June 30, 2012 in The Post-Standard
To stay and thrive in CNY, Morse Manufacturing adapts to the times
Machinist Terry Sollars removes a metal part from an automatic saw at Morse Manufacturing Co., 727 W. Manlius St., East Syracuse. The company designs and makes drum-handling equipment, which is shipped worldwide. The company has been run by three generations of the Andrews family.
Workers at Morse Manufacturing cheered in 2007 when they learned Nathan Andrews had been appointed vice president.
"I didn't expect that." Andrews said on a summer afternoon five years later. President as of Jan. 1, he recognized that the reaction came from the relief that workers felt that his family was staying with the company.
"I may be able to retire from this place now," Andrews said, voicing the thoughts of one worker.
The third generation of his family to lead the 89-year-old company, Andrews, 37, recalled raking leaves at the East Syracuse plant as a youngster. Later, he and his brother, Brian, used their training in computer-aided design during summer jobs at the maker of drum-handling equipment.
Also known as barrels, drums are a fixture at industrial plants, garages and other facilities around the world. Morse makes the hand-trucks, lifts, straps, fork-lift attachments, tilters, hoists, holders, brackets and other items that let workers move, fill, empty and ship barrels. Morse sells around the world through distributors and makes all its products at the 35,000-square-foot plant in East Syracuse.
Nobody else would do that, said Robert Andrews, 71, chairman and owner of the company. Had his son not stepped forward, he might have had to sell the company to investors. "They would say, "Why are you manufacturing here?"," he said. The work would have moved down South, or more likely to China. And all these people would be out of jobs."
Morse Manufacturing Company in East Syracuse designs and makes drum-handling equipment that is shipped worldwide.
Instead, the Andrews family focused on competing with China by adopting lean manufacturing. Robert Andrews assigned that task to his son. "I didn't have the time or desire to push the lean," he said.
So Nathan Andrews pushed. The shop moved away from mass-producing pieces that could be made much more cheaply in China and focused on specialty items where the company's strengths in design and certification were valuable.
All Morse products are tested and certified at the factory [see load test video], 727 W. Manlius St., East Syracuse, Nathan Andrews said. Around the plant are testing rigs where hoists are weighted down to 125 percent of the stated limit.
Ventilation equipment carries fumes away from welding and grinding stations. Workers wear full protective gear, including welding masks that bring in cooled fresh air.
Morse can make equipment from spark-resistant metal if that's what the customer needs or from stainless steel if the customer is in the pharmaceutical or food business. While nearly all Morse products are painted a distinct "Morse blue," they can be had in food-service white.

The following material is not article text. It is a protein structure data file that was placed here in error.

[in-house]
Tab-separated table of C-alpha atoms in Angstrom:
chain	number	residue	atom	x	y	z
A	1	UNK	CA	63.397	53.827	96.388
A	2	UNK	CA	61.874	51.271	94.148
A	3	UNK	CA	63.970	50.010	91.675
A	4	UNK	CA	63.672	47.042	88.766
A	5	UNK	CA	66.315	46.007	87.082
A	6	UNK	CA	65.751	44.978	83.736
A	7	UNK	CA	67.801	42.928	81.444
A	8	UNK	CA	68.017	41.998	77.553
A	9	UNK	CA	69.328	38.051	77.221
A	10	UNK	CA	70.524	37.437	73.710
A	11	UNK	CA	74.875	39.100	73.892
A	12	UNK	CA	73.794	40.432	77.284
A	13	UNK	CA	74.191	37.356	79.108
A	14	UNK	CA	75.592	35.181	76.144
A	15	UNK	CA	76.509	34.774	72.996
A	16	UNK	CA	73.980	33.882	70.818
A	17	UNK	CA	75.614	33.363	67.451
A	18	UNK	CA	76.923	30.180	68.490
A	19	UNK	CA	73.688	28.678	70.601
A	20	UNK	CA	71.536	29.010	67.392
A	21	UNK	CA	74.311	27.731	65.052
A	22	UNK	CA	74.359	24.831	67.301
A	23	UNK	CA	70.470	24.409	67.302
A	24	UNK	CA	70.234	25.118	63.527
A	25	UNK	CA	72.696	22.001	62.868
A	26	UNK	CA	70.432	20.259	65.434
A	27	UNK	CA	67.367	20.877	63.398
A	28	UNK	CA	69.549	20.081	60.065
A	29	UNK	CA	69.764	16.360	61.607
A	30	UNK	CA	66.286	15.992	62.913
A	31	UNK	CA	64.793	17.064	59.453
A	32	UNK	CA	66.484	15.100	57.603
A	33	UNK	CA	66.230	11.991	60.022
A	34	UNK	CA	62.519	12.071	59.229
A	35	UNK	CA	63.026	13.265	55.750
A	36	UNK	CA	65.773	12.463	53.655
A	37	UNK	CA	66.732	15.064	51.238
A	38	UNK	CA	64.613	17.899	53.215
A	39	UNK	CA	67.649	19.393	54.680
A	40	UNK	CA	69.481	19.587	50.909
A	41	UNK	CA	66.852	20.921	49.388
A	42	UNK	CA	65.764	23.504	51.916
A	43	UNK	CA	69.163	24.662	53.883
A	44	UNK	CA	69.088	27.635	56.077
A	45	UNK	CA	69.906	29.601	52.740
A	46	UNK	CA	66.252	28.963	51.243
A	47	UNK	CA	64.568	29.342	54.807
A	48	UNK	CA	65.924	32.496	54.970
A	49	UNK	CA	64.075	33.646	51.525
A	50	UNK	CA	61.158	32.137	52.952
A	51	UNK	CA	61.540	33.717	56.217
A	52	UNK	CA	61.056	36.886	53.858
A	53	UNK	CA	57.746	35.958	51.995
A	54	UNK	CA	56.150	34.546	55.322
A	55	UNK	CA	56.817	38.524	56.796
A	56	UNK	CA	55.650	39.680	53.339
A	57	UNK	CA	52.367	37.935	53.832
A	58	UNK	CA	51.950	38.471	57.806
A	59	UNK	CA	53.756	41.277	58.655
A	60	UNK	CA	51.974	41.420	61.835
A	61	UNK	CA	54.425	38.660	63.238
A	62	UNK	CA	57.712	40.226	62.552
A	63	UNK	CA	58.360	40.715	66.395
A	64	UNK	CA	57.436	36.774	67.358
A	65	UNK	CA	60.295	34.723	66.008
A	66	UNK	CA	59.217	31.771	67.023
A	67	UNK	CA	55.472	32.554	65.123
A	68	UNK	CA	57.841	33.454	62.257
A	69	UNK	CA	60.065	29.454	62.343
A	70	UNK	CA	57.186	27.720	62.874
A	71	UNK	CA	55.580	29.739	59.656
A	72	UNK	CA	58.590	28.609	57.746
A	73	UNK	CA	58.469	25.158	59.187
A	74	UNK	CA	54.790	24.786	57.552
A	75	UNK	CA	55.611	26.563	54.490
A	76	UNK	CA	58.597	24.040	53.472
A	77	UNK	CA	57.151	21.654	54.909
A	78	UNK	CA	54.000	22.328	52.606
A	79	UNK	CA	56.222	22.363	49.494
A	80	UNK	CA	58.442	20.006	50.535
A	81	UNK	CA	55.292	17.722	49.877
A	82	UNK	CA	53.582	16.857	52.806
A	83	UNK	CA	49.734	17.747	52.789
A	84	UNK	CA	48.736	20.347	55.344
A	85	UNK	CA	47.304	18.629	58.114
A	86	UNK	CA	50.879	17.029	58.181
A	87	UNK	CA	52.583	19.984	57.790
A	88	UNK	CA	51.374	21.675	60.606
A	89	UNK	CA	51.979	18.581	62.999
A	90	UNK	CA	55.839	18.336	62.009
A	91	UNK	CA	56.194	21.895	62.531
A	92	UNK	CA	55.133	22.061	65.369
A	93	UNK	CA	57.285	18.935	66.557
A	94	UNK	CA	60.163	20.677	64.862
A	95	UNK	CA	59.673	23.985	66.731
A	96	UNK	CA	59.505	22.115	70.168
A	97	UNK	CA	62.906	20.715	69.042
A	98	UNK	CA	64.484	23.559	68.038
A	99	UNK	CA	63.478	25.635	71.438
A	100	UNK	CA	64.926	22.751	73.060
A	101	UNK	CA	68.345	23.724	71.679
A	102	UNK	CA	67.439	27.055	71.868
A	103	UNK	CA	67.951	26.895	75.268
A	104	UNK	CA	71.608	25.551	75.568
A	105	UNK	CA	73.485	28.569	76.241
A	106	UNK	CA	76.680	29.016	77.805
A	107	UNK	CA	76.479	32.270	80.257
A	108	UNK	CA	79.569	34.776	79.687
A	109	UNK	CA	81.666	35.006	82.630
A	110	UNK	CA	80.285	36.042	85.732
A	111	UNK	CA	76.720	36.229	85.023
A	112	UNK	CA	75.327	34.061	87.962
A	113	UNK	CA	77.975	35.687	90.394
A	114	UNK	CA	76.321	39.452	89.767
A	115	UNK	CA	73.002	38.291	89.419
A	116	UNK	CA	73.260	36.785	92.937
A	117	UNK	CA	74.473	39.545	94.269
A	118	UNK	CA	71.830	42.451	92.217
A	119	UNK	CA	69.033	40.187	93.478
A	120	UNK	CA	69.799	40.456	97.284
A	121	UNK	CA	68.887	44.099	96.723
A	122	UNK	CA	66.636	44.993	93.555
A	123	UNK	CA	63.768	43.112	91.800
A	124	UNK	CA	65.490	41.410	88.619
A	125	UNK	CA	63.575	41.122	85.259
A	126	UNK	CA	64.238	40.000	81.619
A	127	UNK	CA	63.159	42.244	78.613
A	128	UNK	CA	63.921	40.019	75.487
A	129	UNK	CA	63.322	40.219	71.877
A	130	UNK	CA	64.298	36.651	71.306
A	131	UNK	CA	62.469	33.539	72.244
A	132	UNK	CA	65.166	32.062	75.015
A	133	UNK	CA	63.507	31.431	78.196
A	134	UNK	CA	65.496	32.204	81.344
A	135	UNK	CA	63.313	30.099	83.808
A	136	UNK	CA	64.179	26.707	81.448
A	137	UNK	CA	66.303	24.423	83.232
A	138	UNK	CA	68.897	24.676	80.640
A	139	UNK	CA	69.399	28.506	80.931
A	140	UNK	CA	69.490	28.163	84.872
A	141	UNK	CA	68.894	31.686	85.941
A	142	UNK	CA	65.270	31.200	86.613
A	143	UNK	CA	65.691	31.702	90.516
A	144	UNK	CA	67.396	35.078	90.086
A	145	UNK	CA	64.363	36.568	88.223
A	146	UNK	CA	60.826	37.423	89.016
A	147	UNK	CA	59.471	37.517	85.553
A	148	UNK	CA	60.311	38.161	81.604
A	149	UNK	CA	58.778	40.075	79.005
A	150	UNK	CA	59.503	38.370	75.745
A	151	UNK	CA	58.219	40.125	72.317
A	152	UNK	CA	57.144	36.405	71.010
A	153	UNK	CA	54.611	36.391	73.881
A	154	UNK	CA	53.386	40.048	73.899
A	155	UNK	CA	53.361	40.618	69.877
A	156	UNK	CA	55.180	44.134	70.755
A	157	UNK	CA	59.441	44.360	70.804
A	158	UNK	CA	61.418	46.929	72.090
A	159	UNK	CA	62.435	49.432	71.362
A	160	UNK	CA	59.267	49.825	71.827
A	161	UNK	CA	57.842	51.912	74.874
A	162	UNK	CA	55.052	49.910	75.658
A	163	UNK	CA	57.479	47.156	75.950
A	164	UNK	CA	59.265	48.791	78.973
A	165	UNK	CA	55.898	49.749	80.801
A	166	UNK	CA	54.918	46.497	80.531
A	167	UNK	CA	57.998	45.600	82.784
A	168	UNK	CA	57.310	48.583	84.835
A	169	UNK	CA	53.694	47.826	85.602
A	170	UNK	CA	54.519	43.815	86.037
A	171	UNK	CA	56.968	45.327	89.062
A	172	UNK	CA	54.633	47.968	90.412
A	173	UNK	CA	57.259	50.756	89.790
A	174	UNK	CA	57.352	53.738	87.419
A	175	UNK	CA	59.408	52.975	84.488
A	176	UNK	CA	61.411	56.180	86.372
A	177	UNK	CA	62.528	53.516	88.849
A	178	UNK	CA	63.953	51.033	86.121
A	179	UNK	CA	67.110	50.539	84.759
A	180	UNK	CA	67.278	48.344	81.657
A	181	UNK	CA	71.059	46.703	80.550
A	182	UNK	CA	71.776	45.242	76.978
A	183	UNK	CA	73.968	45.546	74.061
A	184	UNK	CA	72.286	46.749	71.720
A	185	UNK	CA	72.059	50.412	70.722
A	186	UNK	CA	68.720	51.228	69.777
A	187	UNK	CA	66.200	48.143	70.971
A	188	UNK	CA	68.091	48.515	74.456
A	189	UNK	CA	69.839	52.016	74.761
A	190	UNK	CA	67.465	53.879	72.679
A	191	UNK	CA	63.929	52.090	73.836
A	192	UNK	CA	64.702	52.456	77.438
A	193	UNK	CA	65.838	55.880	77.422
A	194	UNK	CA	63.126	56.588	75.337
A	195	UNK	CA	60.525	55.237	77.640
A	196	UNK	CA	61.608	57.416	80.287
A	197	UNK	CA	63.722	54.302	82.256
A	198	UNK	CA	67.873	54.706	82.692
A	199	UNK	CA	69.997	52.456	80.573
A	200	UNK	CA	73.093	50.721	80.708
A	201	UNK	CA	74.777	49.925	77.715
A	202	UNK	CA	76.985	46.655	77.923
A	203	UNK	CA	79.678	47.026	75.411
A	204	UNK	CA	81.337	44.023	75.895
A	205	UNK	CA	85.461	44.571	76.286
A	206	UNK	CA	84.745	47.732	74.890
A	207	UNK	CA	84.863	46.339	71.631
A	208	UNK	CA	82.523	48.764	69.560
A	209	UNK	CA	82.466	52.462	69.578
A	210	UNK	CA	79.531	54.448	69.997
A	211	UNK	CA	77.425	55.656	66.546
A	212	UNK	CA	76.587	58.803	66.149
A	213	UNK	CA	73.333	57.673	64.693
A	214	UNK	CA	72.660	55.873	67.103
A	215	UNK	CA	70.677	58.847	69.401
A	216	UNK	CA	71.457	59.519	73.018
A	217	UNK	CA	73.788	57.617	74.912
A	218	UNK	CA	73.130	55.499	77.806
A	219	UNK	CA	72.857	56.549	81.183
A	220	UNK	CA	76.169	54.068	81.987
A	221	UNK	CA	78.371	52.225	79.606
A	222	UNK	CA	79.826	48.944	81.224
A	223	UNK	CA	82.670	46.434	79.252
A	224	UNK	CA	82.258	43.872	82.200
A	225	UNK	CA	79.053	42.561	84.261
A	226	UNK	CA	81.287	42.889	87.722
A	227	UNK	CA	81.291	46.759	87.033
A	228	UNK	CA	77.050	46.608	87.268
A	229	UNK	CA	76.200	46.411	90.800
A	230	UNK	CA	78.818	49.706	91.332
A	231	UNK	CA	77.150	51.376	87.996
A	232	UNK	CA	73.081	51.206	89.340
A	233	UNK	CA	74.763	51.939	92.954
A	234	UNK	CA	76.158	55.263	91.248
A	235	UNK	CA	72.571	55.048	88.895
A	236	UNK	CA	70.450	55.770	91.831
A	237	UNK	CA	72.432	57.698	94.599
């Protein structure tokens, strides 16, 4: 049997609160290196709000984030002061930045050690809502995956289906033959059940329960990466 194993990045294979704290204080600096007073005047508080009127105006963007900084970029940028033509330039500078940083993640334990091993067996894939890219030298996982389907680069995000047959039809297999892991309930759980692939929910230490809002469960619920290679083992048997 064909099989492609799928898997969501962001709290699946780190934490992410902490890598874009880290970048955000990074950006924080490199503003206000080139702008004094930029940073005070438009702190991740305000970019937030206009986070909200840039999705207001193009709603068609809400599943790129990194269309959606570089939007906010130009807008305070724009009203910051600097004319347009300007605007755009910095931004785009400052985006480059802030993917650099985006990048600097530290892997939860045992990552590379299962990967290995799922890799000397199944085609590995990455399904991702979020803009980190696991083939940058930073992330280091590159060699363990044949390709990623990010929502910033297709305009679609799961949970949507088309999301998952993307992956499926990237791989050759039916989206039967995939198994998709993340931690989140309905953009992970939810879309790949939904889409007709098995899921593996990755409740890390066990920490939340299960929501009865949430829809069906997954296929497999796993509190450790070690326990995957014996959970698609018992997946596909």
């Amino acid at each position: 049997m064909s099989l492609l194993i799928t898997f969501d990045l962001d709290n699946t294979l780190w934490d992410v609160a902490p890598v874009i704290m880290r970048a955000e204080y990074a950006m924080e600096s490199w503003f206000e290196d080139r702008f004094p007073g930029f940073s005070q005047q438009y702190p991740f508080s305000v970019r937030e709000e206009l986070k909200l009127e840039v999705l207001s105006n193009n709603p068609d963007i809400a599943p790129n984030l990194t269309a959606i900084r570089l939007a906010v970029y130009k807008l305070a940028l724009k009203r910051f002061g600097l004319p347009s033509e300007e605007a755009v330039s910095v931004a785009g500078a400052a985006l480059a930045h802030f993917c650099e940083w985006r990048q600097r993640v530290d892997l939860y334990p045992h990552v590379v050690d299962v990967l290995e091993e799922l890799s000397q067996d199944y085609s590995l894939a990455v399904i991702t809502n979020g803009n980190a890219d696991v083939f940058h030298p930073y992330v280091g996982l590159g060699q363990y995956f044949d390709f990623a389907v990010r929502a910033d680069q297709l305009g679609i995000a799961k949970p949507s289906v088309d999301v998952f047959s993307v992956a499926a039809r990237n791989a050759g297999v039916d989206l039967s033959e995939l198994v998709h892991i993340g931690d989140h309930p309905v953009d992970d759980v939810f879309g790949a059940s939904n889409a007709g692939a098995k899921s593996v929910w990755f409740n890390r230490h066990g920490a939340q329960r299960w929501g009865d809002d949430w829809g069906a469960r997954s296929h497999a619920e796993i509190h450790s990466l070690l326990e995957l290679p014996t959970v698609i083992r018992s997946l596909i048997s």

They've developed equipment to handle five-gallon pails as well.
The company will design and build a single specialty item for a customer, if that's what is needed.
"That's worked for us," Nathan Andrews said. Sales hit a record in 2011. Nathan Andrews said 30 percent of all Morse products end up being used overseas, including in China.
The company stuck with the plan through the depths of the recession. Machinery was updated and processes streamlined.
Most importantly, no one was laid off, the two men said. There are 40 full-time workers at Morse, and when things slowed down, the company kept them working full time.
"We did everything we could to take each of the employees and keep them going 40 hours a week," Robert Andrews said. They put in new racks to hold stock and even painted the roof, whatever it took even though the company was struggling financially.
"Employees are so thankful they were not laid off," he said.
Morse employees are working overtime now, Nathan Andrews said. Thanks to what the company did during the recession, "we've got the labor force in place."
"We're a family-owned business," he said. "They're a part."
Robert Andrews has been an active part of the manufacturing community as well, a member of the Manufacturers Association of Central New York for more than 30 years and a board member for about 20.
MACNY President Randy Wolken noted that Robert Andrews frequently hosted tours at his plant and spoke frequently with other manufacturers when they had issues on which he could help.
Relaxed in a fishing shirt, Robert Andrews recalled the challenges he faced when he first joined his father, Ralph Andrews, at Morse in the late 1960s. The Teamsters had organized some of the 18 workers at the plant, and his father did not like that. He assigned Robert Andrews to deal with it.
So, Robert Andrews recalled, he talked to workers. It was against all the advice he was getting, but he met with workers and talked about the company. In 1973, the workers voted to decertify the union.
"The only thing they wanted was more money, and the union didn't get them that," he recalled.
His ability to win workers over was key to his father. "Through that, I proved to him I loved the business," Robert Andrews said.
Thirty-four years later, he handed the reins to his own son.
"He believes I'm capable of doing the job," Nathan Andrews said of his father. "He's willing to let me do the job."